Sign up for our free weekday bulletin.

Letters: week of Nov. 9

Published on

Retirees leaving Sarnia, blame Ontario’s high cost of living

The satirical “Kathleen Wynne Moving Company” stopped in Sarnia on Oct. 12. It was a message from and it was reportedly travelling to Ontario’s hardest hit communities.

With high cost of living, which includes food, taxes, electricity, insurance and fuel, my wife and I have decided to pack it in. What was originally planned as our place to retire has been hijacked by the government of the day. It’s not easy to find and then settle into a place that’s going to be your final move, but Sarnia is an amazing city.

I was privileged to transport international students around Sarnia for the past three years. When asked what they thought of the city, the majority would tell me, “It’s quiet.”

Their experience was mostly from large cities in India and China. And you know what? With the exception of the yahoos who think their cars are toys, these students are right.

Walking trails, bike trails, beaches, parks, chip trucks (OK, that last one just slipped in there).

We listen to the ship’s horns letting boaters know they’re coming. I can’t tell you the number of hours I’ve spent sitting at the river under the bridge, checking my computer to see who was heading up or down the river

Where are we off to?

Well, that’s confidential information, but needless to say we will definitely be riding the Kathleen Wynne Moving Van, and that’s regrettable.

Don Ballantyne


Unholy littering around St. Pat’s


Sir: Members of Generation Z, otherwise known as Centennials, have garnered a reputation for being the most environmentally conscious cohort ever.

According to Forbes, these young people are passionate about the green issues of climate change, alternative energy, land conservation, recycling, and pollution, and are purported to be highly motivated environmental activists who will protest ecological injustices.

Impressive – yes! Well, these young folks might be adept at “thinking globally,” but “acting locally” from what I’ve been witnessing around the perimeter pathway just outside the grounds of St. Patrick’s Catholic High School has much to be desired.

The unholy mess of unsightly litter suggests callous disregard and sheer laziness. The added insult is that the debris is found primarily on the City of Sarnia’s land, not the school board’s. While hopefully not sounding too curmudgeonly: “what on earth are these students being taught?”

Maybe a teacher-led field trip to the school’s immediate surroundings might be a worthy lesson.

Stephen Cheetham



City Hall killing community assets by failing to maintain them


Sir: Re: the Nov. 2 letter from Dan Harding about efforts to save Jackson Pool.

Saving the pool is a very worthwhile undertaking to my mind. It’s hard to learn to swim at a splash pad.

Dan asks: How does a city not take care of assets donated to it?

That’s a great question. Is it budget allocation or budget management?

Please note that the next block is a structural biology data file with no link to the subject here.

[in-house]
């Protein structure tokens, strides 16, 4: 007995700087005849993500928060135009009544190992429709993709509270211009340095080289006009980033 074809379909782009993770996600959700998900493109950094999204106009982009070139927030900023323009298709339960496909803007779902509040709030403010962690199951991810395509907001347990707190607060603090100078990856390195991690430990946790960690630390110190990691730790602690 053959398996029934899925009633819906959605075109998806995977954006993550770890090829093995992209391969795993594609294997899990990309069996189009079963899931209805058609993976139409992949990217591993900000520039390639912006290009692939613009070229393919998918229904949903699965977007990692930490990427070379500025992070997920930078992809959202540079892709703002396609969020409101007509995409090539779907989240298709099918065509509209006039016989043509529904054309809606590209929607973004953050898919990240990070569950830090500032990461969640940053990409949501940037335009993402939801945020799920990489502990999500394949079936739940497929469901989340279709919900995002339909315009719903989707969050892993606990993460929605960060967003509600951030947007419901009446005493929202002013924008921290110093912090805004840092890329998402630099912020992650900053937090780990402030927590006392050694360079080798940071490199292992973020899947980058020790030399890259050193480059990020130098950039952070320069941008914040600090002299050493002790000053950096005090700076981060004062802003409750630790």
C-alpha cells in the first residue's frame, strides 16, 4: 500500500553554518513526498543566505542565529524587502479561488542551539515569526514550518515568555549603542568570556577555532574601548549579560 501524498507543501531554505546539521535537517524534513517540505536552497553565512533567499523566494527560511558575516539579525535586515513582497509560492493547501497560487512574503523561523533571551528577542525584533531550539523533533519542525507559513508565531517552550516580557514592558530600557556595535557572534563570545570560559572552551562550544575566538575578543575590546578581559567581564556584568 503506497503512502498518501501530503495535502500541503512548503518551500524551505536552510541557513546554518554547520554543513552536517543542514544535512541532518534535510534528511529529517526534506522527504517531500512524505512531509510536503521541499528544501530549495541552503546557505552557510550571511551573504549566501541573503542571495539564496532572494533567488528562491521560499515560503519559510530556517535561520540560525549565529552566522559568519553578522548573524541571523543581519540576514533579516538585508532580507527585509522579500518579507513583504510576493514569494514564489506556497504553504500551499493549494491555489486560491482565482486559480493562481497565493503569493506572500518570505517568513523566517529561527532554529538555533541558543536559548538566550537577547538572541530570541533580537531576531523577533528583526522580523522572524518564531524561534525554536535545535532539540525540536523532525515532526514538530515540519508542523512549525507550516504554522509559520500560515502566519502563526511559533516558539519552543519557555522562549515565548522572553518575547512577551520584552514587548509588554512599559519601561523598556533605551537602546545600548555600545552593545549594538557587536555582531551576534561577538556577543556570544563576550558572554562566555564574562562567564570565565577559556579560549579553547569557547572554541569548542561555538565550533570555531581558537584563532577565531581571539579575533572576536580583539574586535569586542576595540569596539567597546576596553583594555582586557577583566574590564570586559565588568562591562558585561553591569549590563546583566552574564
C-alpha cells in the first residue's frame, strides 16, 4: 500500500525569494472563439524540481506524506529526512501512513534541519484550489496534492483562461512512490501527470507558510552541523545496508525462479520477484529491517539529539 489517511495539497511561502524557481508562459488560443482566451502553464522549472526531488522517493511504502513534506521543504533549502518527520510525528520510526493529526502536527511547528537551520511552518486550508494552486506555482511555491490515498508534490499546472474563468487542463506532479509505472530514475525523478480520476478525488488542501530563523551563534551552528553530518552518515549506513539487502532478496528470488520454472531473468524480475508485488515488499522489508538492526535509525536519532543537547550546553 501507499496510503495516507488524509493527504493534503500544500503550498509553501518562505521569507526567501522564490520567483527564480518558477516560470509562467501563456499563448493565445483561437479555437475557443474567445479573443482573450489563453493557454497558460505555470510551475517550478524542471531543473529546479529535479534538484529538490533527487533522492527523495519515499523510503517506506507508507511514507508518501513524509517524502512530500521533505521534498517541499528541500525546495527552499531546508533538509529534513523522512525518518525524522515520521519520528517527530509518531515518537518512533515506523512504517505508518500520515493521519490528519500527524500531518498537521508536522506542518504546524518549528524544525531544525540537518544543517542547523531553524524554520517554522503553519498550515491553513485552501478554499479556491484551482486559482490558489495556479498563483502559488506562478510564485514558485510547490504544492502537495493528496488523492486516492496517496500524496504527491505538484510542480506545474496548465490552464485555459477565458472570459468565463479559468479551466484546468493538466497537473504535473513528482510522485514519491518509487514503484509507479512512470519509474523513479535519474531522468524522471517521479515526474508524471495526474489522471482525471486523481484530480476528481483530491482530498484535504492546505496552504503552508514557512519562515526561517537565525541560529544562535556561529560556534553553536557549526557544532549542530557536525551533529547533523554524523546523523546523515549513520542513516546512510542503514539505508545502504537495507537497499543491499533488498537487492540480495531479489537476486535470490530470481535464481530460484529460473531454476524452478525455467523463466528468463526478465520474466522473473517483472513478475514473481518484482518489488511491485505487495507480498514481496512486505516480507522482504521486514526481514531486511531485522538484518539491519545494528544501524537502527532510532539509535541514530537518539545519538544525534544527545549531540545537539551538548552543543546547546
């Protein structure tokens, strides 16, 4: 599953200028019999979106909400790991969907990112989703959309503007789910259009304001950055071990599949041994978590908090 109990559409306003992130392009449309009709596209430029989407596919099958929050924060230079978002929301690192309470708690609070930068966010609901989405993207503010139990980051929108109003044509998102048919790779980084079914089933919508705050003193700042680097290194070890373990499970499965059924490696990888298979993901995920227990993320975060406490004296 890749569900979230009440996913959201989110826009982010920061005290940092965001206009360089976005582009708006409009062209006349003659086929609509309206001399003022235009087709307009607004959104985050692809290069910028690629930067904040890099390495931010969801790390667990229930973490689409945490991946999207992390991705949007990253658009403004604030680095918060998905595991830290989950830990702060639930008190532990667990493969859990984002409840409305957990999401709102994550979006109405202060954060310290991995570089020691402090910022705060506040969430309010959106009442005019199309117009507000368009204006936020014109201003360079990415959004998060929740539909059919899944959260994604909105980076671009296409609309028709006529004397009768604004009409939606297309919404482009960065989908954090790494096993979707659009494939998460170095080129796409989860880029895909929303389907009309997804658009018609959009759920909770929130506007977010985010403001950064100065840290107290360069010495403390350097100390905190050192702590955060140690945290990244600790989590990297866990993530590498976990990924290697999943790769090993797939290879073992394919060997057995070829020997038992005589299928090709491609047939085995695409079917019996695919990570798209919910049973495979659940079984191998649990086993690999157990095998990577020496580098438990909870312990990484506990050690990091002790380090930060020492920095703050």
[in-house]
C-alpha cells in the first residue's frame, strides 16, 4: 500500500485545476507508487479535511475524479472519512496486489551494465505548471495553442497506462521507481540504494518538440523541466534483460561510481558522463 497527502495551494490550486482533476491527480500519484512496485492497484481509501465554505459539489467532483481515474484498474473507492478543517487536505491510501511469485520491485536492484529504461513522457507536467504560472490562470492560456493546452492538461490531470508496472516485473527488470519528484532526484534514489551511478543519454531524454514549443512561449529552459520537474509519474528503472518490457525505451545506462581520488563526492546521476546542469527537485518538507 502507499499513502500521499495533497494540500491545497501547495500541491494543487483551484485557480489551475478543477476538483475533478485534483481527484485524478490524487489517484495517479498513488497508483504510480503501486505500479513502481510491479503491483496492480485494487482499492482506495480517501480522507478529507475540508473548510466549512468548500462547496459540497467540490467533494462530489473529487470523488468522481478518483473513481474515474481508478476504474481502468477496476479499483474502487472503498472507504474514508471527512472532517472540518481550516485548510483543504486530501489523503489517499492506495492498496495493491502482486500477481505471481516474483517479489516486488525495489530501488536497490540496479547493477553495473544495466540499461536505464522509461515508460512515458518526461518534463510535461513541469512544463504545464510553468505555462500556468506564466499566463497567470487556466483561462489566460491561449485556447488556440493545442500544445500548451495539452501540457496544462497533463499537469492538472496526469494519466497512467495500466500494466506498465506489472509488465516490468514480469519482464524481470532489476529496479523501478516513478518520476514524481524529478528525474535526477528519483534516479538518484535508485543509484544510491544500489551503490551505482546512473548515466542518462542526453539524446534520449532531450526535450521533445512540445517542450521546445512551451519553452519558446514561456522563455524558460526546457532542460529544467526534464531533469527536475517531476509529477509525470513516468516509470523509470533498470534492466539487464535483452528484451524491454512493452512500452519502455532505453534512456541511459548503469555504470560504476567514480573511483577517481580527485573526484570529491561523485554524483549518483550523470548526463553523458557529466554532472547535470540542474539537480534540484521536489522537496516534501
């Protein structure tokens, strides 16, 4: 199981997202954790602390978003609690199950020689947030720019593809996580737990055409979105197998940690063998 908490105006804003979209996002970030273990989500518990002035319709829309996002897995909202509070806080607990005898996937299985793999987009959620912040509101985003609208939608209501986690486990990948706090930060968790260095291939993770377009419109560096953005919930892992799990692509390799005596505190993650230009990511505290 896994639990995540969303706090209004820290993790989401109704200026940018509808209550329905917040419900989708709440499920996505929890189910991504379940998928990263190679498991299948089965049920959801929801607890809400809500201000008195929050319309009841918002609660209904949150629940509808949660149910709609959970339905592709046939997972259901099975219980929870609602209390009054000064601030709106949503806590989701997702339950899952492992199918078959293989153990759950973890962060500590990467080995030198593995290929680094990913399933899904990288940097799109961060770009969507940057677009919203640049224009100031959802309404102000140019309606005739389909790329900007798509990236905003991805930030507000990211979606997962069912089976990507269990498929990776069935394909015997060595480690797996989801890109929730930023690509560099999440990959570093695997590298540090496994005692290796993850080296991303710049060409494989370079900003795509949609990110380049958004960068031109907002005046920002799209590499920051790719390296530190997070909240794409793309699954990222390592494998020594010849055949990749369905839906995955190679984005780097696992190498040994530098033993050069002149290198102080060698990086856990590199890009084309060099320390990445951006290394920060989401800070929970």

Here are some recent examples of what seem like poor preventative maintenance that resulted in the demolition of community assets.

Jackson Pool: When the issue was first raised the estimated repair cost was $150,000. Now it’s $581,000 to “probably one million.”

Lakeshore Kinsmen Centre: This building had a leaky roof that was let go to the point the building had to come down.

Canatara Log Cabin: It needs to come down and be replaced, partly because ” broken windows have allowed animals into the building.”

The carriage house at Canatara was recently replaced as it too had fallen into disrepair.

The McLean Centre: It once housed an excellent eatery, but was let go to the point of demolition.

I walked through Canatara Park recently. The roads and paved trails are in terrible shape. The curbing is so full of sand rainwater can’t drain away, and the washrooms have had one upgrade in 40 years.

Sarnia Arena is facing a major renovation. Thank goodness we have community service groups willing to install and replace city assets.

It’s unfortunate that city administrators see little value in preventative maintenance and continuous improvement.

Maybe this is no oversight. Fewer assets mean less work.

Is the sorry state of our recreational assets due to a reduced budget, or a budget that doesn’t allow for continuous improvement and preventative maintenance?

Personally, I have always believed in maintaining and continuously enhancing an asset. (Like a home.)

Michael Lester



What’s the big deal about fighter jets? The U.S. is our ally


Sir: Not everyone in Sarnia is bothered or frightened by the U.S. military aircraft flying along the St Clair River.

I for one enjoy seeing modern aircraft flying by for the brief few seconds that it takes to fly past Sarnia. I can’t imagine how anyone could feel frightened by the sightings of these aircraft.

After all, the United States is an ally of Canada in the war on terrorism and flying along the border in aircraft by professionals who have a job to do is not a threat to anyone, except the bad guys.

Complaining about their aircraft seems to be nothing more than petty nonsense.


Dave McCabe




It makes no sense for government to legalize marijuana


Sir: Over the years, increased taxation, discouragement and prohibitions over use have severely cut the use of tobacco, and thus the health issues resulting.

Currently, there is much hand-wringing in the media over the use, addiction and resulting deaths from opioids. Is legalizing the drug marijuana (cannabis) one of the most nonsensical ideas that any government anywhere has ever promoted?

Is there no common sense left in government circles in Ottawa or Toronto?


Keith Patrick



More like this